Dr. Seuss's Grinch Musical Stars the Villain from Lazy Town

For the past eight years, while families have been out shopping for Christmas gifts, decorating their homes with lights, and baking holiday treats, Stefan Karl has been playing the Grinch in Dr. Seuss’ How the Grinch Stole Christmas! The Musical in theaters across the country. Though Karl attempts to steal Christmas from the Whos in Whoville on stage, his personal story is more about how the Grinch stole his Christmas. 

Instead of enjoying the holiday at home with his family of six, he’s been on the road traveling to seven different cities to bring this timeless story to life. His wife and kids join him the last month of touring, and they spend Christmas day together in a hotel. You’d think that Karl would feel, well, “Grinchy” about this, but the show has actually taught him valuable lessons he wouldn’t trade for any presents.

“For our family of six, Christmas is not about gifts,” Karl says. “Christmas is about the opportunity to be together, and that’s basically what the Grinch production has taught me. As long as we are together, and we have our cookies and hot chocolate and our tiny Christmas tree from CVS, that’s all we need.”

"It teaches us that we can all live together in unity, whether you are a Who or a monster."

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Dr. Seuss’ How the Grinch Stole Christmas! The Musical makes its grand finale in Fort Lauderdale at the Broward Center for the Performing Arts from December 15 through 28. Originally conceived in the mid-1990s by Jack O’Brien for the Minneapolis’ Children’s Theatre Company and directed on Broadway in 2006 by Matt August, it's been stretched into a 90-minute intermission-free extravaganza, with Albert Hague’s classic tunes “Fah Who Doraze” and “You’re a Mean One, Mr. Grinch” supplemented by less memorable additional songs by writer Timothy Mason and composer Mel Marvin.

Karl, who is originally from Iceland, was playing the character of Robbie Rotten in the children’s TV show Lazy Town when he got the call from his agent about playing the Grinch in the show eight years ago. He says he keeps coming back, year after year, because it’s such a great show to be a part of, and the message is so relevant for our time.

“This story was written in the '50s, but it’s as if it was written for today. That’s how relevant it is. It’s about family, it’s about being together and believing in the good in each other. That’s what Cindy Lou Who believes when she sees the Grinch. She doesn’t see the threat in him, she only sees someone she feels sorry for. Which is so different from what CNN and Fox News and all of the media is trying to teach us. They are trying to teach us to be afraid of something. Don’t go outside, don’t travel, don’t talk to people who look like this or that…don’t talk to green hairy people because they will steal your Christmas. And at the end of the day, we create distance between people. And I think Dr. Seuss creates the ultimate story that does the opposite. It teaches us that we can all live together in unity, whether you are a Who or a monster. It’s beautiful.”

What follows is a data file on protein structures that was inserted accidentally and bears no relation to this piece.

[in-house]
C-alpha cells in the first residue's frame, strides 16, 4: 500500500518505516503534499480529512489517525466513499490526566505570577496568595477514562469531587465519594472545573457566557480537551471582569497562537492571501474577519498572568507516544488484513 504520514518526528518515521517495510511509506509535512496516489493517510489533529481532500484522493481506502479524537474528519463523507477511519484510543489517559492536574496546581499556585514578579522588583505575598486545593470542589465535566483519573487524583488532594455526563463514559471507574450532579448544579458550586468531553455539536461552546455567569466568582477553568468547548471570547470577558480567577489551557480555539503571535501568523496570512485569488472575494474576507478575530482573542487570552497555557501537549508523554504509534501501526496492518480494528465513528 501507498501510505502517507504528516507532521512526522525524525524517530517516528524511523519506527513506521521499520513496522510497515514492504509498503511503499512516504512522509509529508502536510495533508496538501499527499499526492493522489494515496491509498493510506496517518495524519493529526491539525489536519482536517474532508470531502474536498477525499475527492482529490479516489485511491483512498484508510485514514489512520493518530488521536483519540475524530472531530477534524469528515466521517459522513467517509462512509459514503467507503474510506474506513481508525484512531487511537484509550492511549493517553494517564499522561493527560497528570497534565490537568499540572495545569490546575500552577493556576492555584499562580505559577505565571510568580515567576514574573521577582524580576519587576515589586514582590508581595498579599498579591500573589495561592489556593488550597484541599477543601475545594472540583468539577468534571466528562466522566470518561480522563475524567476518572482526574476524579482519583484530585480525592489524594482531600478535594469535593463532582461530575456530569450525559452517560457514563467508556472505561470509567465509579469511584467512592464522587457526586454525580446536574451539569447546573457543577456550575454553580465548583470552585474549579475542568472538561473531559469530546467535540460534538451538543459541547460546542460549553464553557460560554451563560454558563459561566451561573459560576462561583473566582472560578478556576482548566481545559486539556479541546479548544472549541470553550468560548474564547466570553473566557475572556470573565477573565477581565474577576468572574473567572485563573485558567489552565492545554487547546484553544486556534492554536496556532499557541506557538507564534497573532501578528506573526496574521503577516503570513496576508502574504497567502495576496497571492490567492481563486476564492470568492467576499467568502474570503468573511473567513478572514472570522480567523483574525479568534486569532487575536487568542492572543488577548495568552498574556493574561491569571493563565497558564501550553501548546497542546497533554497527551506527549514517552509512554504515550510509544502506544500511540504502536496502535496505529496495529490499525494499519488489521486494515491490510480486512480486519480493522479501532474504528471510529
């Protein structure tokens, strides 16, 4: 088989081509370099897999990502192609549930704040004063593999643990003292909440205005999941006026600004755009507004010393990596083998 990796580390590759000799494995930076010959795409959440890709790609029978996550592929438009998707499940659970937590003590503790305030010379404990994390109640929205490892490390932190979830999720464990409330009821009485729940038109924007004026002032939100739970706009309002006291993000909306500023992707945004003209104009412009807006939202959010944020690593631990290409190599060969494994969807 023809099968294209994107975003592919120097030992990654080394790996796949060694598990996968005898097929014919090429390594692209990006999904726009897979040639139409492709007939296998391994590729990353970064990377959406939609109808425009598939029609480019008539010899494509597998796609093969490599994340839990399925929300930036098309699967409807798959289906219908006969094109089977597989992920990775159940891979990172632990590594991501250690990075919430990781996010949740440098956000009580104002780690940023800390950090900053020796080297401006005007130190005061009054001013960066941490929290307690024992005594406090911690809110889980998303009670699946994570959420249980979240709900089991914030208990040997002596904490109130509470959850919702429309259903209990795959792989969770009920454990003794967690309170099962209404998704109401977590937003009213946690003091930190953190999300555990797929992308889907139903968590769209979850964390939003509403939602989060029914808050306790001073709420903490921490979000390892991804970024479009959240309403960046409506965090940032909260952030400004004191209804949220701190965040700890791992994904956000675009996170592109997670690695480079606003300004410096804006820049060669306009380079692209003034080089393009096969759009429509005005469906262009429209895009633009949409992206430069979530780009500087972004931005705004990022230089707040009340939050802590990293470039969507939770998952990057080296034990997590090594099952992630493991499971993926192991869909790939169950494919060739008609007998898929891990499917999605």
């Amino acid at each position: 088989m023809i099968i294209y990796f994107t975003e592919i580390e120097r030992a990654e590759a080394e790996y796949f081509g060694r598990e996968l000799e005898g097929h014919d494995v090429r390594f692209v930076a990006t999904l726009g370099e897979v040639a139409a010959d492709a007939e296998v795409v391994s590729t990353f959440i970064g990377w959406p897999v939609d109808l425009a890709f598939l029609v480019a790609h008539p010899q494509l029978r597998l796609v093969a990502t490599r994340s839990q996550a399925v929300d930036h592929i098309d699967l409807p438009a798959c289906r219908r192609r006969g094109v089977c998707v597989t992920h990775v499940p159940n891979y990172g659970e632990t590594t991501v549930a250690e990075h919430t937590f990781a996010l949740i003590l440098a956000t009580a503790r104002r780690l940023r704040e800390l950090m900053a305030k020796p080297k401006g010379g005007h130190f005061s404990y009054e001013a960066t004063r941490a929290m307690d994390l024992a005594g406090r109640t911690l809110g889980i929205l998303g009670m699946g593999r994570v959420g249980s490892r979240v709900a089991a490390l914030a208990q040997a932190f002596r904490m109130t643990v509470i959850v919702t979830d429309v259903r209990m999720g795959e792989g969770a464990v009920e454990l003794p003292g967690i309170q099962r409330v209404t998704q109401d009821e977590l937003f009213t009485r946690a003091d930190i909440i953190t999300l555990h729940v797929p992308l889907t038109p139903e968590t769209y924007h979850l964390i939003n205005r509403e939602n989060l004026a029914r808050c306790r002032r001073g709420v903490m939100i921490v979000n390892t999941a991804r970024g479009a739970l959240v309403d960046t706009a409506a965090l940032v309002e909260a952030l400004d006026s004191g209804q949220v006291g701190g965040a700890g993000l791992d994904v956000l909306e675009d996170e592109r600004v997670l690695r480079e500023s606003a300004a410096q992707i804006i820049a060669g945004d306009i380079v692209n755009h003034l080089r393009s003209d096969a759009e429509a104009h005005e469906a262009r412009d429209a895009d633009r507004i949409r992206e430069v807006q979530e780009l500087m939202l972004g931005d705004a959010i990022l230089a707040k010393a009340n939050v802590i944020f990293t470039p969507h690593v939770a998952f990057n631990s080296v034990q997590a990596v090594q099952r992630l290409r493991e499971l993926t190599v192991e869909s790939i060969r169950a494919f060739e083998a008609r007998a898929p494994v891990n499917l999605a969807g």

Karl’s connection to the Grinch goes a lot further back than just signing up with the show years ago. His father read him the book in Icelandic when he was a kid, and he remembers forming a specific picture of who the Grinch was in his mind. That initial impression of the character is what Karl brings on stage every night. His favorite part of the show is when he steps out of the cave as the Grinch for the first time.
“I wanted to create the Grinch that I saw when my dad was reading the story to me. So the exciting moment for me is to see people’s reactions to that, and see if it’s something they expected,” Karl said. “It looks like we have a pretty similar picture in our heads of who the Grinch is.”

Not only is Karl recreating his own image of the character in the show, but he and the rest of the cast are portraying the original concepts created by Dr. Seuss in the storybook. He affirms that this show is nothing like the Hollywood version Jim Carrey played in the movie. The set looks like a pop-up book and only uses the four original colors from the cartoon: black, white, red, and green for the Grinch. The heart of the story really shines through.

Karl says he still sees a lot of American greed today as he observes families in the shopping malls, and now that we have recovered somewhat from the economic downturn, we are like a person who has been in solitary confinement. “We just want to get out there and buy it all,” he says. “But if we want to change, we have to be that change, and that’s what Cindy Lou Who taught the Grinch, and taught the world. ‘Grinch if you want to change be the change,' and that goes for all of us.

“At the end of the day, it’s a great hour and a half to spend with your family. I’ve done this show almost 600 times now, and I enjoy it so much that I come back year after year after year. I promise you will have a blast.”

Dr. Seuss’ How the Grinch Stole Christmas! The Musical
December 15 through 28 at Broward Center for the Performing Arts, 201 SW Fifth Ave., Fort Lauderdale. Tickets cost $35 to $85 plus fees. Visit
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Michelle de Carion